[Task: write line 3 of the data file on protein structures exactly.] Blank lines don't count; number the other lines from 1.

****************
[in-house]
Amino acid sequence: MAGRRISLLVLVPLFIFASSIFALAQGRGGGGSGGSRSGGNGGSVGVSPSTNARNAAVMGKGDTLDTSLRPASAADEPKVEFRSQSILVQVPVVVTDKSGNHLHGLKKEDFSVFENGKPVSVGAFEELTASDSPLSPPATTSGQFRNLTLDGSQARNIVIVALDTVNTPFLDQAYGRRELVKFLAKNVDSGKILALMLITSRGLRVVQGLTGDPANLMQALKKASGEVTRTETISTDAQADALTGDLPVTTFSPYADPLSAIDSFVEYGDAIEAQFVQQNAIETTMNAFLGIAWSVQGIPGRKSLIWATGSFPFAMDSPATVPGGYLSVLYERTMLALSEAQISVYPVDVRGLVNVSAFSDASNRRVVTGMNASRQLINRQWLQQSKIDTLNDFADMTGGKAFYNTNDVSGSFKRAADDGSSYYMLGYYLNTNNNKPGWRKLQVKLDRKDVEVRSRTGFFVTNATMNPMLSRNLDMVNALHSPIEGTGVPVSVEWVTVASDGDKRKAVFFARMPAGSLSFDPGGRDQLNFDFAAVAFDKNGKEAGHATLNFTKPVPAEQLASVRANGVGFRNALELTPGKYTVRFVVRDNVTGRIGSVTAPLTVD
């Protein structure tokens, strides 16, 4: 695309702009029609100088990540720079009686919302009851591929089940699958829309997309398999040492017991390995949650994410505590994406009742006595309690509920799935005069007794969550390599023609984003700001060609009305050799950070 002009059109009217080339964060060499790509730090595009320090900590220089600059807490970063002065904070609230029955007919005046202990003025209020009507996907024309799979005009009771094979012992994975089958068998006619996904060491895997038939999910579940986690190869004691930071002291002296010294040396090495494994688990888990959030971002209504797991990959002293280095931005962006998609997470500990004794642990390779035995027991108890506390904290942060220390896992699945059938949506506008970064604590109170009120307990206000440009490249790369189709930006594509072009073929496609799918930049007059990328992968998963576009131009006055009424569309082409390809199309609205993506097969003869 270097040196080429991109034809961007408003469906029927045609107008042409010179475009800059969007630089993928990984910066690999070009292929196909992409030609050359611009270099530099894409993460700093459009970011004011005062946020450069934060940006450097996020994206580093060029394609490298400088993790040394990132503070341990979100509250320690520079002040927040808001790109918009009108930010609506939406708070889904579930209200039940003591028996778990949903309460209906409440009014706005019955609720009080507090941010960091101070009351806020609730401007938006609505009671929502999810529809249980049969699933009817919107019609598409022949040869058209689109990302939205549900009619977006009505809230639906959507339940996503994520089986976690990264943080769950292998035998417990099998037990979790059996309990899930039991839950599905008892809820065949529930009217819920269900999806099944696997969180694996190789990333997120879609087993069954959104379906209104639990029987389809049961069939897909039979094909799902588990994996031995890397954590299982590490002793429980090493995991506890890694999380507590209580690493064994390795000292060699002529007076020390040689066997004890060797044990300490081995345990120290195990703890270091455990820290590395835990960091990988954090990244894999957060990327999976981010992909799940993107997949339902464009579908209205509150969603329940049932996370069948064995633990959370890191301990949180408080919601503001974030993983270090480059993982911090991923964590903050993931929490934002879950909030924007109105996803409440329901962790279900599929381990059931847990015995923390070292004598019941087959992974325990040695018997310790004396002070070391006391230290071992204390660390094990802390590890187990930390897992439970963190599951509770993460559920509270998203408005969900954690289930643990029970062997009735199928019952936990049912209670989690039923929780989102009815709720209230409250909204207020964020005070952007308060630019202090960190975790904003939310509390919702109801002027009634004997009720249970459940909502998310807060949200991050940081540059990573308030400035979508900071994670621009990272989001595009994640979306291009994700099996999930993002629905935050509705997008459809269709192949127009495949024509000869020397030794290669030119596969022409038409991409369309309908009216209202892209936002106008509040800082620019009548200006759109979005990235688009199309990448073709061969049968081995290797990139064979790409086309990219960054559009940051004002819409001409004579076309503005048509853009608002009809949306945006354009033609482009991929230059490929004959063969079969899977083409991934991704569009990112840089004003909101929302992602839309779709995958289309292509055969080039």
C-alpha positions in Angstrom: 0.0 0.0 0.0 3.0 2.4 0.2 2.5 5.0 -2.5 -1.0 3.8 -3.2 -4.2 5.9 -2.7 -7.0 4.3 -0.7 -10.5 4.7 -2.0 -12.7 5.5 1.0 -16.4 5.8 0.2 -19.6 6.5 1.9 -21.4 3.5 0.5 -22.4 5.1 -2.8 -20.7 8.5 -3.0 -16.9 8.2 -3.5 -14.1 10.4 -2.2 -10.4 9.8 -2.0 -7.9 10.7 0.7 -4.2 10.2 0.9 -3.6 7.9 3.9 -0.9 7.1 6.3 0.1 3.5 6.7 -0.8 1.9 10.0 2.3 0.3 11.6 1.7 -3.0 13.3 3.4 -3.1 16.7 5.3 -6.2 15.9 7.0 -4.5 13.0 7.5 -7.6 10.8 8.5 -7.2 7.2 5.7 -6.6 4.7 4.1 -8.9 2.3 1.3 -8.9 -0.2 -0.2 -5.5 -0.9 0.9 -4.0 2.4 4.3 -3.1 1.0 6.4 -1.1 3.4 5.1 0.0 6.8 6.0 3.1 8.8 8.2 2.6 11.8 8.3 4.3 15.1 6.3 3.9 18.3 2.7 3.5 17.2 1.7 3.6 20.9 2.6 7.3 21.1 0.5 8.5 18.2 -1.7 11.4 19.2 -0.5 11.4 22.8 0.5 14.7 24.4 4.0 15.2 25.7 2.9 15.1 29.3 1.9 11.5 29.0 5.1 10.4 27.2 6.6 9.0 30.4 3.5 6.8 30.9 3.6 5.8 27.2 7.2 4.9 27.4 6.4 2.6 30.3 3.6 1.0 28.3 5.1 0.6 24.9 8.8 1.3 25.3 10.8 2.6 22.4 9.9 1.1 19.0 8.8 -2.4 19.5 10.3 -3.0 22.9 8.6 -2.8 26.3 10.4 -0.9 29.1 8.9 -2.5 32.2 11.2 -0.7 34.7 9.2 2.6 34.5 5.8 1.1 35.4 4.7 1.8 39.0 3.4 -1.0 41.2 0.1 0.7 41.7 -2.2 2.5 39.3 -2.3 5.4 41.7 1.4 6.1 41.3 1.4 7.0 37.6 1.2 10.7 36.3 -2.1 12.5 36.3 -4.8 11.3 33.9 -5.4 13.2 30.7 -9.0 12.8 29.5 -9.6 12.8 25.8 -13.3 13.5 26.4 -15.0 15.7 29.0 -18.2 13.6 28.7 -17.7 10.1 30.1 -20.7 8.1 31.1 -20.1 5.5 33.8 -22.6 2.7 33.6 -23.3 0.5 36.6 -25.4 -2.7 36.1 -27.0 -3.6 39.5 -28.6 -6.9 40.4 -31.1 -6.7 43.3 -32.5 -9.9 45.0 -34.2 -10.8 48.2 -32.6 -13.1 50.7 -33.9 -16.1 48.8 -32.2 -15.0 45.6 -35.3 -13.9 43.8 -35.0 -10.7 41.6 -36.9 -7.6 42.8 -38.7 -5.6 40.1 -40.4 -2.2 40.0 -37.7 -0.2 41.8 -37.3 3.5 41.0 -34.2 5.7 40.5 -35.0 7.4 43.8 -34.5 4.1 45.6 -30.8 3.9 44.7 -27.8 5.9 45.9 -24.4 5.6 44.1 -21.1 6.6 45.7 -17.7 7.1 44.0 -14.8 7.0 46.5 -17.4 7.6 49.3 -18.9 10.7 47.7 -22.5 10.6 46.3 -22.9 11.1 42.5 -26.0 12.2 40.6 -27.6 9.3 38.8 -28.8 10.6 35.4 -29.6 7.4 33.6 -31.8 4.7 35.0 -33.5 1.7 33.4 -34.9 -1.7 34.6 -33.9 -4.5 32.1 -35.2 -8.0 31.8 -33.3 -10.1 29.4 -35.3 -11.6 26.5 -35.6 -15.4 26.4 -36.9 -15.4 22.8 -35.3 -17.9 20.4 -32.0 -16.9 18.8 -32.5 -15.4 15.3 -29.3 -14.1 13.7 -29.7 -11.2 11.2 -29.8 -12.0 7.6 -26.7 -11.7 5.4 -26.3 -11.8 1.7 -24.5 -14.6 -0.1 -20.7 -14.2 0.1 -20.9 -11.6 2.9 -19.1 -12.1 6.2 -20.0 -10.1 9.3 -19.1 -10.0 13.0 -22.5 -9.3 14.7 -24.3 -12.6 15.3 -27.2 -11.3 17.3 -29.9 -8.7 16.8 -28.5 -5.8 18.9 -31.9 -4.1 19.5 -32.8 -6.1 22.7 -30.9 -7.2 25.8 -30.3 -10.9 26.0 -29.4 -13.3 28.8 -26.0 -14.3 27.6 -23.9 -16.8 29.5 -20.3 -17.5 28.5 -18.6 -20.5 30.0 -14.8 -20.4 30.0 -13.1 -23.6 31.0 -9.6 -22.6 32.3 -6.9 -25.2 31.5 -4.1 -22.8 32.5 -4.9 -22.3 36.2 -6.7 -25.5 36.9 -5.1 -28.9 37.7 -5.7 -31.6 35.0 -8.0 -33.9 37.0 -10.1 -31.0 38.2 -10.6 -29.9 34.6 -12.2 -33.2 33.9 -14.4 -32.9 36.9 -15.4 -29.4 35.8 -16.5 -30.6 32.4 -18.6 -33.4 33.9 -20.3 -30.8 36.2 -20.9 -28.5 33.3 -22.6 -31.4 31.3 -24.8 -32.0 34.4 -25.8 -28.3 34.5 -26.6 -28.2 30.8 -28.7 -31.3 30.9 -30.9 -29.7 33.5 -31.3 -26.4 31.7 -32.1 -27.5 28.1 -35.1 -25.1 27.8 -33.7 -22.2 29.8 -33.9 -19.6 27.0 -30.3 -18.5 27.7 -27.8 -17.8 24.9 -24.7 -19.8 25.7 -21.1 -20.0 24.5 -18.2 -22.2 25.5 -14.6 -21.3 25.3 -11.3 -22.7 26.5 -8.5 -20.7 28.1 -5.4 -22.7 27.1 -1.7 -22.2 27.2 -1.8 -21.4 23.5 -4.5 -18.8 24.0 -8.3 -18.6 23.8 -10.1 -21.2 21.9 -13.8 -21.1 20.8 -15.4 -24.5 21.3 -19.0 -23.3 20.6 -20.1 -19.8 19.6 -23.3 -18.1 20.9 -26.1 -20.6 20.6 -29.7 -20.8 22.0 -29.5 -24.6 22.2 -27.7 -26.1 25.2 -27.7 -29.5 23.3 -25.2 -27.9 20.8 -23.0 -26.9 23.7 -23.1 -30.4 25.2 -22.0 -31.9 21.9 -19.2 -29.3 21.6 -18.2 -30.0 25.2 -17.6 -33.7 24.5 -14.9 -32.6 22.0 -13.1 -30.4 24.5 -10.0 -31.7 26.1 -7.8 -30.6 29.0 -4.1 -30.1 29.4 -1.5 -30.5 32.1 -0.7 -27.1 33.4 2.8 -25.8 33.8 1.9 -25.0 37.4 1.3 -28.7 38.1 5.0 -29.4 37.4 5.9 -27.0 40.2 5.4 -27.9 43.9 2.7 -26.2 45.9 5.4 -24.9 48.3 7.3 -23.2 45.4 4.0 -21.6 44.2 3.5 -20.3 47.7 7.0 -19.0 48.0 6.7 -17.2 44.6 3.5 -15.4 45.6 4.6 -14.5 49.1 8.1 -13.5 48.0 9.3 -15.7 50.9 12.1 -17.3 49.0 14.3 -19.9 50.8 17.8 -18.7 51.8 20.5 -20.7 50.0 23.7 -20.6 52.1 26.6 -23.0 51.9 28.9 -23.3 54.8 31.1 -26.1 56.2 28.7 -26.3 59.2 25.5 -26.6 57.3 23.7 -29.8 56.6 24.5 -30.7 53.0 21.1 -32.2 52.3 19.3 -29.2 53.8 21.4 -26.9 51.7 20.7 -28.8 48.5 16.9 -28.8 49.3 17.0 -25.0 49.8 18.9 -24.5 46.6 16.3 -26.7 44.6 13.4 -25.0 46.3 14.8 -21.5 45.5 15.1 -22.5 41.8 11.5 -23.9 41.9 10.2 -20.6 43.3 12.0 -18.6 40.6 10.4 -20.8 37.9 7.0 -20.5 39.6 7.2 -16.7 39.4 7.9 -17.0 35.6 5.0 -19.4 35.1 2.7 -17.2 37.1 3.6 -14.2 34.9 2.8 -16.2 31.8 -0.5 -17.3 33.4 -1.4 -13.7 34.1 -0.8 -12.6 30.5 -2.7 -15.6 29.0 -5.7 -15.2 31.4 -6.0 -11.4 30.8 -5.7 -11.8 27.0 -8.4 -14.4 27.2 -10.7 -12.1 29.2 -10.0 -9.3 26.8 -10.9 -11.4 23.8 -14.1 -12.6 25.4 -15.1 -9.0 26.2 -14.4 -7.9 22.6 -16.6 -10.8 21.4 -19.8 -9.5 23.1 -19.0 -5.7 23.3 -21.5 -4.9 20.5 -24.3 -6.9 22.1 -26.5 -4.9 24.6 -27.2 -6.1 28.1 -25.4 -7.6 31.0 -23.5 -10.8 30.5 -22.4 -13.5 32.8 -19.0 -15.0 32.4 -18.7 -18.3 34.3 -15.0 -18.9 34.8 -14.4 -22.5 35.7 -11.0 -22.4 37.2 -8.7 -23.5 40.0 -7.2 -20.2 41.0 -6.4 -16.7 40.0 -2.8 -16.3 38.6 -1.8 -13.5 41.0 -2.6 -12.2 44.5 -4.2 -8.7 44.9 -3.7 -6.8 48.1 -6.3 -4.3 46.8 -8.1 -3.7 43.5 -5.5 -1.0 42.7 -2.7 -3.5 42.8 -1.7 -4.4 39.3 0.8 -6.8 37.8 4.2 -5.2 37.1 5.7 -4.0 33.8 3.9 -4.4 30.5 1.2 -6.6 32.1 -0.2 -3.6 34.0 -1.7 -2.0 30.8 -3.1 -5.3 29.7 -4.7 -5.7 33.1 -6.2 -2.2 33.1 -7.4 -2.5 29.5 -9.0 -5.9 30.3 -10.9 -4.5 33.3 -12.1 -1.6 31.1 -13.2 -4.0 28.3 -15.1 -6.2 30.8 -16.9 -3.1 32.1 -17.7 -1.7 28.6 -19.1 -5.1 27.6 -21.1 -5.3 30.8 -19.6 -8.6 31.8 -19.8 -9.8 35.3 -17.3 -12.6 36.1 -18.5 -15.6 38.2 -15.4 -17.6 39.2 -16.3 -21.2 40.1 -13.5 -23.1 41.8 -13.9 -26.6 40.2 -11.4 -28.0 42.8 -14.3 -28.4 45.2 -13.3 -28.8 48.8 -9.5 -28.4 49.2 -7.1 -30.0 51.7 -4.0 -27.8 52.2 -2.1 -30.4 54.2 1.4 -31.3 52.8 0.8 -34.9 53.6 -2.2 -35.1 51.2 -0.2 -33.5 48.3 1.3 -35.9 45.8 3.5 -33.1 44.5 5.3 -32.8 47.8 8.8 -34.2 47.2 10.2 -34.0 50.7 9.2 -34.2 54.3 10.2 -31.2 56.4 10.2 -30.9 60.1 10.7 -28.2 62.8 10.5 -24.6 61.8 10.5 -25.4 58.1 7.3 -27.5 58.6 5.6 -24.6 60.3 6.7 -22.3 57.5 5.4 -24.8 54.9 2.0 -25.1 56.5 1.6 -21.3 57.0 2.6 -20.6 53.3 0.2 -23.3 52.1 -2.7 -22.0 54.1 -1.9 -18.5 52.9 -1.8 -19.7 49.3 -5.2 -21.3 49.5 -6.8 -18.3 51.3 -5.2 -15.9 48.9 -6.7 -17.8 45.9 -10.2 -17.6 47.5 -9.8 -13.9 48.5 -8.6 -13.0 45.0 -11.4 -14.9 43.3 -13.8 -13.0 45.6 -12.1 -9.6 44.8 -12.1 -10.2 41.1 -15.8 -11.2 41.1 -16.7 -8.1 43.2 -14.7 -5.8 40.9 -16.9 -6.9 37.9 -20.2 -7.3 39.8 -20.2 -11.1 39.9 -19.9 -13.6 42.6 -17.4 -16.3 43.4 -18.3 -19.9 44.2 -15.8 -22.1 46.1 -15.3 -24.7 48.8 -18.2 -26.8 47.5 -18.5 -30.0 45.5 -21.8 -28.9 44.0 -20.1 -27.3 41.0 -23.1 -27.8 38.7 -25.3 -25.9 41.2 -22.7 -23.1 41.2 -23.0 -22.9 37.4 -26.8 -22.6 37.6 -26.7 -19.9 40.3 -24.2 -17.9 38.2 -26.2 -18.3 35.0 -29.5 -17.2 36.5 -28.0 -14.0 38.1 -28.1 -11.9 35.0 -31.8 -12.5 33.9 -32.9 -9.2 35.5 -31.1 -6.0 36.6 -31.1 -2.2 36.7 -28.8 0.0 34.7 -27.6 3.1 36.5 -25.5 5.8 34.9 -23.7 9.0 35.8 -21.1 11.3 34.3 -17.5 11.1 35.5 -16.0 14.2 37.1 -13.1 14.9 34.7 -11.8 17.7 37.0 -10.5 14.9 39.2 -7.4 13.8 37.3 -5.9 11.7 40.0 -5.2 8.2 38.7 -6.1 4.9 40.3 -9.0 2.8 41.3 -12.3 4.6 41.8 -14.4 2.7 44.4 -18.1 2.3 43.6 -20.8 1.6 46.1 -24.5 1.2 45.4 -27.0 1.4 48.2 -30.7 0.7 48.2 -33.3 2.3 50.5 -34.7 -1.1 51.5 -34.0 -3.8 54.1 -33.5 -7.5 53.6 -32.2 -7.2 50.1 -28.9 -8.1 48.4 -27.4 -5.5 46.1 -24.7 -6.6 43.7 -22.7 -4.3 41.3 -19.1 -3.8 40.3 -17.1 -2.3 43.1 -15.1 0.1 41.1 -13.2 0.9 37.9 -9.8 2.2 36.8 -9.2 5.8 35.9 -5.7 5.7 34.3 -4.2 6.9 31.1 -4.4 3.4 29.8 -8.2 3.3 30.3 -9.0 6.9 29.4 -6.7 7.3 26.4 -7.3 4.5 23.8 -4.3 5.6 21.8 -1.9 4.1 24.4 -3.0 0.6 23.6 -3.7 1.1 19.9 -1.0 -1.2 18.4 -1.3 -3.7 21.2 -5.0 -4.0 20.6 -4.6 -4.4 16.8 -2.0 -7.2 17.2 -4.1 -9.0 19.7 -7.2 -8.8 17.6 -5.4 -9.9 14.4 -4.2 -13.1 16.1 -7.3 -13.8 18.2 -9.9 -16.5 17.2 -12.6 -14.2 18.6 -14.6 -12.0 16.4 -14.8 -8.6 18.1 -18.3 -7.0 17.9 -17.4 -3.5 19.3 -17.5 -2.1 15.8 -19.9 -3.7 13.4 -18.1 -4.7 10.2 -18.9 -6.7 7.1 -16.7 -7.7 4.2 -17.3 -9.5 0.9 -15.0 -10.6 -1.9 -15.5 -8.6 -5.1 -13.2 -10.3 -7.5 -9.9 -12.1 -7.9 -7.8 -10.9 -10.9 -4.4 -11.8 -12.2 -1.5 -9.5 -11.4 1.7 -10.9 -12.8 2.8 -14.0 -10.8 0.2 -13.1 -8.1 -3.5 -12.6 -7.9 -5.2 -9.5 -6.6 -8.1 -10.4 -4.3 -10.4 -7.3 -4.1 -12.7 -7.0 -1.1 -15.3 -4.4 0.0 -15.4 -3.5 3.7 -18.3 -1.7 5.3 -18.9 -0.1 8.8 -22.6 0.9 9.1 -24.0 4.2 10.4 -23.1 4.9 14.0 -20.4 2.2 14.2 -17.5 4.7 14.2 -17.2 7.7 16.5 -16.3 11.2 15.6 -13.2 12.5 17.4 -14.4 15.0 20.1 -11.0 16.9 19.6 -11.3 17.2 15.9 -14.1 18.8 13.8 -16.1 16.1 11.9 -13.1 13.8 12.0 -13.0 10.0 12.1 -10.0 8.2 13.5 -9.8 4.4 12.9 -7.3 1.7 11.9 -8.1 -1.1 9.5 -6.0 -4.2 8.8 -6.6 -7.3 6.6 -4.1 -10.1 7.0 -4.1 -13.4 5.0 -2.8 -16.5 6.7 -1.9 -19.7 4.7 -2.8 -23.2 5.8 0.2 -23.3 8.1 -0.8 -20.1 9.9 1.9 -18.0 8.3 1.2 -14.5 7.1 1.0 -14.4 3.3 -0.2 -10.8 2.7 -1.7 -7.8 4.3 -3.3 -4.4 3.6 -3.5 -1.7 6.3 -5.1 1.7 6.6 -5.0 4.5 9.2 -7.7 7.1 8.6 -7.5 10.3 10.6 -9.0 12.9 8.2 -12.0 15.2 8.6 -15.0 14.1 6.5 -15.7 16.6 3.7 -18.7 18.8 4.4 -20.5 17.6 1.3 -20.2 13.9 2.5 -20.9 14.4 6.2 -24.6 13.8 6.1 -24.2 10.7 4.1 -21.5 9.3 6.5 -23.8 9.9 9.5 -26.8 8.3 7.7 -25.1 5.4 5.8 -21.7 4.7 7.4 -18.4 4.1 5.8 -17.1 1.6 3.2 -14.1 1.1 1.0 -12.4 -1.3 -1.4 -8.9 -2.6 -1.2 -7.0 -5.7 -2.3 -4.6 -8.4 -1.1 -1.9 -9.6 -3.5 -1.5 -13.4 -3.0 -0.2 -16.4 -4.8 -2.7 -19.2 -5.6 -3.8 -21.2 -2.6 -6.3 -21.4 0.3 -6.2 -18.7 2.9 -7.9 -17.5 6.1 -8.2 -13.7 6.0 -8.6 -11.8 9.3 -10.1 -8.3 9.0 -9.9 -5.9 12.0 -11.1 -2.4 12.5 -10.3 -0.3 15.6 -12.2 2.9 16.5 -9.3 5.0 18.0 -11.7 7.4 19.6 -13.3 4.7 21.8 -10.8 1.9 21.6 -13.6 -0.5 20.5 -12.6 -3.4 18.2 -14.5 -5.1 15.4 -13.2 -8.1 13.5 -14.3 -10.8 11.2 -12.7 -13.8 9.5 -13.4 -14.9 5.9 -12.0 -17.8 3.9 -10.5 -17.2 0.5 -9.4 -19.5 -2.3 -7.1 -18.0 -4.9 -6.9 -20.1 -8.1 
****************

């Protein structure tokens, strides 16, 4: 695309702009029609100088990540720079009686919302009851591929089940699958829309997309398999040492017991390995949650994410505590994406009742006595309690509920799935005069007794969550390599023609984003700001060609009305050799950070 002009059109009217080339964060060499790509730090595009320090900590220089600059807490970063002065904070609230029955007919005046202990003025209020009507996907024309799979005009009771094979012992994975089958068998006619996904060491895997038939999910579940986690190869004691930071002291002296010294040396090495494994688990888990959030971002209504797991990959002293280095931005962006998609997470500990004794642990390779035995027991108890506390904290942060220390896992699945059938949506506008970064604590109170009120307990206000440009490249790369189709930006594509072009073929496609799918930049007059990328992968998963576009131009006055009424569309082409390809199309609205993506097969003869 270097040196080429991109034809961007408003469906029927045609107008042409010179475009800059969007630089993928990984910066690999070009292929196909992409030609050359611009270099530099894409993460700093459009970011004011005062946020450069934060940006450097996020994206580093060029394609490298400088993790040394990132503070341990979100509250320690520079002040927040808001790109918009009108930010609506939406708070889904579930209200039940003591028996778990949903309460209906409440009014706005019955609720009080507090941010960091101070009351806020609730401007938006609505009671929502999810529809249980049969699933009817919107019609598409022949040869058209689109990302939205549900009619977006009505809230639906959507339940996503994520089986976690990264943080769950292998035998417990099998037990979790059996309990899930039991839950599905008892809820065949529930009217819920269900999806099944696997969180694996190789990333997120879609087993069954959104379906209104639990029987389809049961069939897909039979094909799902588990994996031995890397954590299982590490002793429980090493995991506890890694999380507590209580690493064994390795000292060699002529007076020390040689066997004890060797044990300490081995345990120290195990703890270091455990820290590395835990960091990988954090990244894999957060990327999976981010992909799940993107997949339902464009579908209205509150969603329940049932996370069948064995633990959370890191301990949180408080919601503001974030993983270090480059993982911090991923964590903050993931929490934002879950909030924007109105996803409440329901962790279900599929381990059931847990015995923390070292004598019941087959992974325990040695018997310790004396002070070391006391230290071992204390660390094990802390590890187990930390897992439970963190599951509770993460559920509270998203408005969900954690289930643990029970062997009735199928019952936990049912209670989690039923929780989102009815709720209230409250909204207020964020005070952007308060630019202090960190975790904003939310509390919702109801002027009634004997009720249970459940909502998310807060949200991050940081540059990573308030400035979508900071994670621009990272989001595009994640979306291009994700099996999930993002629905935050509705997008459809269709192949127009495949024509000869020397030794290669030119596969022409038409991409369309309908009216209202892209936002106008509040800082620019009548200006759109979005990235688009199309990448073709061969049968081995290797990139064979790409086309990219960054559009940051004002819409001409004579076309503005048509853009608002009809949306945006354009033609482009991929230059490929004959063969079969899977083409991934991704569009990112840089004003909101929302992602839309779709995958289309292509055969080039």